Rock Star

Limestone Month celebrates Indiana’s famous mineral
By CJ Woodring

A trip to Bedford is like a visit to Mother Nature’s house. The south-central Indiana city, roughly 1½  hours south of Indianapolis on State Road 37, is especially welcoming in springtime, inviting guests to wander the Milwaukee Trail, visit the Hoosier National Forest and explore Bluespring Caverns. In nearby Mitchell, visitors can tour Spring Mill State Park, investigate Twin Caves and marvel at waterfalls while viewing seasonal wildlife denizens.

But deep beneath portions of the Lawrence County terrain and extending into adjacent Monroe County lies a buried treasure unknown to many. The Lawrence County Tourism slogan says it all: “This is Limestone Country.” These stops on the Indiana Limestone Heritage Trail bring home this mineral’s importance while offering noteworthy jaunts to southern Indiana.

Legendary limestone
The proud and storied history of Indiana’s limestone industry began as early as 1827 in Stinesville, west of Bloomington. It developed in and around Bedford and Bloomington in a region known as the Stone Belt. Roughly 10 miles wide and 35 miles long, the area contains what geologists have identified as the Salem Limestone Formation, a source of prime building limestone oftentimes more than 90-feet thick.

It’s for good reason the Hoosier State boasts of this natural resource as “The Nation’s Building Stone”: the Empire State Building, Lincoln Memorial, United States Holocaust Memorial Museum, Ellis Island, Indiana State Soldiers, Sailors Monument in downtown Indianapolis and the new Yankee Stadium are among edifices that incorporate limestone in their construction.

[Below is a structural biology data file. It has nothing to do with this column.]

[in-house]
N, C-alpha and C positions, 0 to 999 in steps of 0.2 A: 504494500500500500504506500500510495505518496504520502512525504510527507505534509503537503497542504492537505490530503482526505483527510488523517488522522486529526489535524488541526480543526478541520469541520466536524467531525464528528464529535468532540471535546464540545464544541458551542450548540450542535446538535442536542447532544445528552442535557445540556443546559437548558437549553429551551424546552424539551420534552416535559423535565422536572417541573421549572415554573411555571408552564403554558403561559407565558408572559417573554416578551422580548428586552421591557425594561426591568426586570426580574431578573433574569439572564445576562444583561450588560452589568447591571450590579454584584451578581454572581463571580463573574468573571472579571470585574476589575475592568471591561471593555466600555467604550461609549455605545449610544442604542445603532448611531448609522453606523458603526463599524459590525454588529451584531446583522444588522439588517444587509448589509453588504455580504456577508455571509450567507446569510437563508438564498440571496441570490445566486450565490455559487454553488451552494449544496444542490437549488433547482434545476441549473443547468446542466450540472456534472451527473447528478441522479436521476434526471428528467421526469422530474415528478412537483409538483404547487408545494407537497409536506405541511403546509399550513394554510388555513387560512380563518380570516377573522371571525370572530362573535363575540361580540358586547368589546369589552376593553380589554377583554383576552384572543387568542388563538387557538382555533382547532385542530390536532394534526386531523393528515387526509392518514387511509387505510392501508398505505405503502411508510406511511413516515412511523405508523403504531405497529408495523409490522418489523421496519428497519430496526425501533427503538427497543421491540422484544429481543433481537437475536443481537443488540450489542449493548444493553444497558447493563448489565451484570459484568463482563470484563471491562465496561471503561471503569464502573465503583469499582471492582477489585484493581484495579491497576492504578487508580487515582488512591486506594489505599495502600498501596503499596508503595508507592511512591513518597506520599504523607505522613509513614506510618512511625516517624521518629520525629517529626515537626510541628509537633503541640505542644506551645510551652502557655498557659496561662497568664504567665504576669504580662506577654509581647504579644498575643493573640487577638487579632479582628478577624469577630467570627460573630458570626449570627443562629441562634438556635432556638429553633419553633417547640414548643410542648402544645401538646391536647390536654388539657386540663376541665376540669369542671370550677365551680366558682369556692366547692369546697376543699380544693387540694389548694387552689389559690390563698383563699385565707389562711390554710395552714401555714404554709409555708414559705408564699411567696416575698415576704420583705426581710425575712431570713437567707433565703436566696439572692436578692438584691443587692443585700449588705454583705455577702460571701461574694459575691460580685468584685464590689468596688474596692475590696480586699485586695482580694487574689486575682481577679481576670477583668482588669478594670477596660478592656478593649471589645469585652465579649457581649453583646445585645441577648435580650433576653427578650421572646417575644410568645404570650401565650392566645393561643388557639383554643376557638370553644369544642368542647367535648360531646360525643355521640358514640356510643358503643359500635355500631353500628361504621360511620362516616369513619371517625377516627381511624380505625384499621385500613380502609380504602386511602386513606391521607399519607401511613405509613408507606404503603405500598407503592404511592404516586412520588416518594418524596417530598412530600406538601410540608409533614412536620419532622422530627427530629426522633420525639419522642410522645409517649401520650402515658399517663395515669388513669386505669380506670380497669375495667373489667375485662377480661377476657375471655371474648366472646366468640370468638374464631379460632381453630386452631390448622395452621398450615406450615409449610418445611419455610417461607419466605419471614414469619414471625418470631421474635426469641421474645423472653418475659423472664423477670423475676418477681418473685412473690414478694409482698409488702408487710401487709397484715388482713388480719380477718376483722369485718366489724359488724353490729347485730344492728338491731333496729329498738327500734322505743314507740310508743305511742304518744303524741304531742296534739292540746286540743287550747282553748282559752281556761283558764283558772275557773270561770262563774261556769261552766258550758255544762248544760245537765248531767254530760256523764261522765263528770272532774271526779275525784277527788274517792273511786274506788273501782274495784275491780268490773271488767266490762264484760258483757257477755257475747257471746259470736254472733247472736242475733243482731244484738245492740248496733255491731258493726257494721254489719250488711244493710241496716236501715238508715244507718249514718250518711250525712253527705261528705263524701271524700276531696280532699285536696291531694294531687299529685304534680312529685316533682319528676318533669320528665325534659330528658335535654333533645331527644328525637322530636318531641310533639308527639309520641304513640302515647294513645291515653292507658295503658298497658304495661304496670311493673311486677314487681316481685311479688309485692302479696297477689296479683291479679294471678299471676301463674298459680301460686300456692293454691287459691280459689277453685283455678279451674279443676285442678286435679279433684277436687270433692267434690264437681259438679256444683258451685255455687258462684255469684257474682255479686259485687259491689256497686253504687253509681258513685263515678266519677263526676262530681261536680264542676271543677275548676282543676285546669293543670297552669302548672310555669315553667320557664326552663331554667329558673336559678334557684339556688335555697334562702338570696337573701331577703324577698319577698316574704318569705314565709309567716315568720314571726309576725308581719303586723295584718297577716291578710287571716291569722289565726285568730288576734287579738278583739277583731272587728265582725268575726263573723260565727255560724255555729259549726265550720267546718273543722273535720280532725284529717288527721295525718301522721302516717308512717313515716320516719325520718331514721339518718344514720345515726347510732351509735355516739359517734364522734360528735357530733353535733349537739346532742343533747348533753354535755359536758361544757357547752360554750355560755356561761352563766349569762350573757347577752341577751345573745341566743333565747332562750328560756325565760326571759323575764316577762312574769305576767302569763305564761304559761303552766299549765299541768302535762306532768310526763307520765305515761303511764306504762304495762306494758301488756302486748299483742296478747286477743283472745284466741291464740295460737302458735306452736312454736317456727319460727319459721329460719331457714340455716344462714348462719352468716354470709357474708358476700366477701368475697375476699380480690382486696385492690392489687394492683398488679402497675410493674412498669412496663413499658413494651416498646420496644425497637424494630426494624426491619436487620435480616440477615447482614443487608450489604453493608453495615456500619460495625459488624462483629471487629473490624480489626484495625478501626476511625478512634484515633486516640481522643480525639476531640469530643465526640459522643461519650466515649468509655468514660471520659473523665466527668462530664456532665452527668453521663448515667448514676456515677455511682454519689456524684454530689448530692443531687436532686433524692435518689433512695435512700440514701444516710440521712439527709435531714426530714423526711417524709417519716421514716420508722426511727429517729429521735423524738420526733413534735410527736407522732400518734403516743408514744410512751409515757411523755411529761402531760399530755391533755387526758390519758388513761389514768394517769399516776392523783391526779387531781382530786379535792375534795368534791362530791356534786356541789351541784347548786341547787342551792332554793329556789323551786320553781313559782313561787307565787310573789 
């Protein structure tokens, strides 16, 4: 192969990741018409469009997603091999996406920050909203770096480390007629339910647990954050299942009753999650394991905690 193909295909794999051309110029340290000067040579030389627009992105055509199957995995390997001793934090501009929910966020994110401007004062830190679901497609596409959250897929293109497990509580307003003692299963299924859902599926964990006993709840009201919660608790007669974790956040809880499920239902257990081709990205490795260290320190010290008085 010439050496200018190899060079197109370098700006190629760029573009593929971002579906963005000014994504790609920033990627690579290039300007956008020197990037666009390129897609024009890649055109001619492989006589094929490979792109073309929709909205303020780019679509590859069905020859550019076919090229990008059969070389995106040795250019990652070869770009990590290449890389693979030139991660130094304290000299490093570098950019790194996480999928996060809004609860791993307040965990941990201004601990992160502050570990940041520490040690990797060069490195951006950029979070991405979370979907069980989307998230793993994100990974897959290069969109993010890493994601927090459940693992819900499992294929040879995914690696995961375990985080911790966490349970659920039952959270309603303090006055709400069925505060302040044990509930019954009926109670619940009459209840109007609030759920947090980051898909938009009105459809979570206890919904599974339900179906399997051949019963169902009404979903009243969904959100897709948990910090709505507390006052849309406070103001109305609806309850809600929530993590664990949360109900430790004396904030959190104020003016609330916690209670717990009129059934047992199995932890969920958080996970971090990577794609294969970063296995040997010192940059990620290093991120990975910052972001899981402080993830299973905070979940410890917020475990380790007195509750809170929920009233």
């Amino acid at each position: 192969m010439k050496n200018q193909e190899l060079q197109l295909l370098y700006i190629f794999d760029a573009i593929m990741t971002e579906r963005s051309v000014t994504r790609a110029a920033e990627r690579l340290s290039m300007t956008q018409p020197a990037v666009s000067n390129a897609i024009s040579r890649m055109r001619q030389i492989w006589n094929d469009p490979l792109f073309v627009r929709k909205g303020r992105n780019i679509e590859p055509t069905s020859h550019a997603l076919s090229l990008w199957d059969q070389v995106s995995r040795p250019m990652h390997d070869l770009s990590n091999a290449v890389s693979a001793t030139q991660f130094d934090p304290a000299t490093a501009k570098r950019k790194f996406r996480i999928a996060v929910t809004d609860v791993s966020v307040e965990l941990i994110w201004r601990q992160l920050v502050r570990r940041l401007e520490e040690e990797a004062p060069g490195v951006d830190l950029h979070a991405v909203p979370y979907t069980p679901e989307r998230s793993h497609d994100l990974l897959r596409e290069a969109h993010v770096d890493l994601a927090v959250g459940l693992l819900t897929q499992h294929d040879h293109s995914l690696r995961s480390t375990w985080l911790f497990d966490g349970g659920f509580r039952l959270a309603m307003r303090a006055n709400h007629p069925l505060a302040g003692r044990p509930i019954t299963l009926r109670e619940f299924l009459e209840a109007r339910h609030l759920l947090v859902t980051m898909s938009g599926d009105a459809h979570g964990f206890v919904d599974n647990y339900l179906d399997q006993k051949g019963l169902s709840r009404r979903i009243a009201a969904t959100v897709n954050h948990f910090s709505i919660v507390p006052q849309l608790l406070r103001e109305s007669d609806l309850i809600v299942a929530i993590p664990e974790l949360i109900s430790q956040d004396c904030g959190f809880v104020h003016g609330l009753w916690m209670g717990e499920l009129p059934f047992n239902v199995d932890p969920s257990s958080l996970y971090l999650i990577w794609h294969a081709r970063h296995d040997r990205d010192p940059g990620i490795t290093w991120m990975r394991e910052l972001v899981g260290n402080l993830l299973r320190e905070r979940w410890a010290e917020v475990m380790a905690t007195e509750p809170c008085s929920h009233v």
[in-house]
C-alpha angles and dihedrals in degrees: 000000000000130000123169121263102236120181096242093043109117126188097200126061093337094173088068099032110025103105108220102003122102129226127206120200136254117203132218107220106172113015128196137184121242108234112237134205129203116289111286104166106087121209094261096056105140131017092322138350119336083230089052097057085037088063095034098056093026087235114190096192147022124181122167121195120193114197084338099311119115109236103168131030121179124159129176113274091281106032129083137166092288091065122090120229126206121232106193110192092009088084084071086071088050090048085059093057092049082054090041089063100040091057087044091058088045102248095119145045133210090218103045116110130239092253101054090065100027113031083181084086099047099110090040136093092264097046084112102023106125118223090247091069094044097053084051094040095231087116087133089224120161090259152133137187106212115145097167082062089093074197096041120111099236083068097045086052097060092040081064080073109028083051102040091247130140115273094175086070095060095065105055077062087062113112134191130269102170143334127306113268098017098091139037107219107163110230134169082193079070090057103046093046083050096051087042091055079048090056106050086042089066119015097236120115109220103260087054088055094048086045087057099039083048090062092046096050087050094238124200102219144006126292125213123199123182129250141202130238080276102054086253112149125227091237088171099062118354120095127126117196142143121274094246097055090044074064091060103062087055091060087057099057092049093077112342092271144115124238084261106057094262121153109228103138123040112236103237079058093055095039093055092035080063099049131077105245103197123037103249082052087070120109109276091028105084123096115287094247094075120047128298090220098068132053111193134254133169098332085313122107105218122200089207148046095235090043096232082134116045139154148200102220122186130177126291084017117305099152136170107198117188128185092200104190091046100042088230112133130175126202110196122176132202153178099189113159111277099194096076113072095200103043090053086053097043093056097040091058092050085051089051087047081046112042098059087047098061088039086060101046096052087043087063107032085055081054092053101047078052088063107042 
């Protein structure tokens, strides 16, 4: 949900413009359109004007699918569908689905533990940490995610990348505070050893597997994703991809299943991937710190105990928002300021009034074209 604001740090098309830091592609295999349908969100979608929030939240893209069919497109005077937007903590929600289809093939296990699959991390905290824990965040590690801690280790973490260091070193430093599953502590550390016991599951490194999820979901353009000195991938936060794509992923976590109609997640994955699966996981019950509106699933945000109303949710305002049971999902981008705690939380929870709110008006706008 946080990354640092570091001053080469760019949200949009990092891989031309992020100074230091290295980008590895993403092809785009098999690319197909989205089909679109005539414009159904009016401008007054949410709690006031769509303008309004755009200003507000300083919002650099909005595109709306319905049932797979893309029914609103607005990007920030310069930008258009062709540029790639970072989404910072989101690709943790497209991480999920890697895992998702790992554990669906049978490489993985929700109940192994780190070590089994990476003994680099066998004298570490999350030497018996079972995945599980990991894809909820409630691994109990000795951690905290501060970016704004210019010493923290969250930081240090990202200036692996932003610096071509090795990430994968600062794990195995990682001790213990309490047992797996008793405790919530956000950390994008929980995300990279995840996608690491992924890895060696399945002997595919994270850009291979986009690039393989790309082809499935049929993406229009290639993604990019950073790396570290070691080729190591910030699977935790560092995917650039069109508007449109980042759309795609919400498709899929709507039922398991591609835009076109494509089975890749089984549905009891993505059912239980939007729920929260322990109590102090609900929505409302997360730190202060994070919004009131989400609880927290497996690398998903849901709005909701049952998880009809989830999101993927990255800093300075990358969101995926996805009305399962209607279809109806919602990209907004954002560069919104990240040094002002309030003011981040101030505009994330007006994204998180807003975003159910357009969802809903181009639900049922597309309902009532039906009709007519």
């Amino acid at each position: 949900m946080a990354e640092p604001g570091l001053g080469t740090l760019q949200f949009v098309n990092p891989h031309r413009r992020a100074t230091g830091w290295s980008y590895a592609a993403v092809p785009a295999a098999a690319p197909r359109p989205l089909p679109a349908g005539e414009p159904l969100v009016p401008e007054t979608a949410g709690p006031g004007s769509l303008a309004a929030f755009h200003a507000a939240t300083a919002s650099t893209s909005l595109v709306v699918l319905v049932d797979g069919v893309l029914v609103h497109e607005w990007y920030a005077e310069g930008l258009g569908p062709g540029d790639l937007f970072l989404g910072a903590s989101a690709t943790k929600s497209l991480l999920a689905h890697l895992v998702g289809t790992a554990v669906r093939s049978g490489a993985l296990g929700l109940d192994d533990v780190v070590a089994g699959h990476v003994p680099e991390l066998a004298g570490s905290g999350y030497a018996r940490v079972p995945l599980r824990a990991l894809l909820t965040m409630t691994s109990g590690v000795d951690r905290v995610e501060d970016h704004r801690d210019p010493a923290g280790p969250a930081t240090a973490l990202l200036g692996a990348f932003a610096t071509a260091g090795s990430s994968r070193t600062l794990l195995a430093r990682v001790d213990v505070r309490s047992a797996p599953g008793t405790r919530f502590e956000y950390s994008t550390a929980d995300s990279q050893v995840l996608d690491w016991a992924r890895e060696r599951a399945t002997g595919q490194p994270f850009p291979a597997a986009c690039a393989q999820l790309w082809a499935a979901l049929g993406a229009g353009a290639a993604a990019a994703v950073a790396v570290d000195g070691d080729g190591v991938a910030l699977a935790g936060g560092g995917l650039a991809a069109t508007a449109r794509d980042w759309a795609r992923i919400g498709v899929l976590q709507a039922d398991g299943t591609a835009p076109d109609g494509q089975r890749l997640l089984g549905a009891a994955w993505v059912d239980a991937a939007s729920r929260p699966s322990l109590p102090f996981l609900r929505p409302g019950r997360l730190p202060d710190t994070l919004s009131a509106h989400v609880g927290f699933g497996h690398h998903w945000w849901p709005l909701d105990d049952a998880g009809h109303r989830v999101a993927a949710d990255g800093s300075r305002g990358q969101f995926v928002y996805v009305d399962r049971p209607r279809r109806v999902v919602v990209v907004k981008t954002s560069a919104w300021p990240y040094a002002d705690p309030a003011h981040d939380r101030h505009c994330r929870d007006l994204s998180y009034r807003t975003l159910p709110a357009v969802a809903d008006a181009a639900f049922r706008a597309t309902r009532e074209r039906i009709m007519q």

To showcase limestone and educate both natives and visitors to its relevance, in 2007 Lawrence and Monroe county tourism departments created Limestone Month. The annual event is held June 1 to 30, offering carving workshops, exhibitions, limestone quarry tours and architectural walking tours throughout the counties.

In 2008, Lt. Gov. Becky Skillman launched Indiana Artisan as an economic development program that provides artists and foodists access to support, training and networking opportunities, while also raising awareness about Indiana-made products. The Indiana Limestone Heritage Trail was among 10 original trails opened the following year under IA’s umbrella. A walking tour along the trail highlights monuments, state parks, cemeteries, restaurants and other sites open for exploration.

The ever-changing trails, which showcase the wares of nearly 200 artisan members in 54 Indiana counties, were launched in what most often is considered “flyover” country, “to encourage people off the interstate into nooks and crannies and tiny towns,” according to IA Director Rosalyn Demaree.

“The trails are self-guided, so you can stop where you want to and visit with artisans,” she says. “They’ll tell you about their products and show you their process. It’s a very memorable and unique experience.”

Tonya Chastain, executive director at Lawrence County Tourism, says the Limestone Trail was begun when the Indiana Geological and Water Survey at Indiana University, Bloomington, joined ranks with Lawrence and Monroe county tourism departments.

Eight to 10 working quarries remain as a major factor in the two counties’ economic growth, Chastain says. “When you consider all the other businesses it takes to keep the industry running, the economic impact is huge. For example, diamond saw blades they use are made here. And since it began back in the 1800s, a lot of families moved here just to work in the industry.”
Chastain says the region attracts visitors throughout the year, visiting caverns, seeing limestone structures and taking cemetery tours that discuss headstones carved decades ago. “People actually spend days on the tour, going off the beaten path.” Archival documents, photos and a census of artisans who emigrated from other countries to work in the industry are on view at Bedford’s Land of Limestone Museum at the StoneGate Arts & Education Center.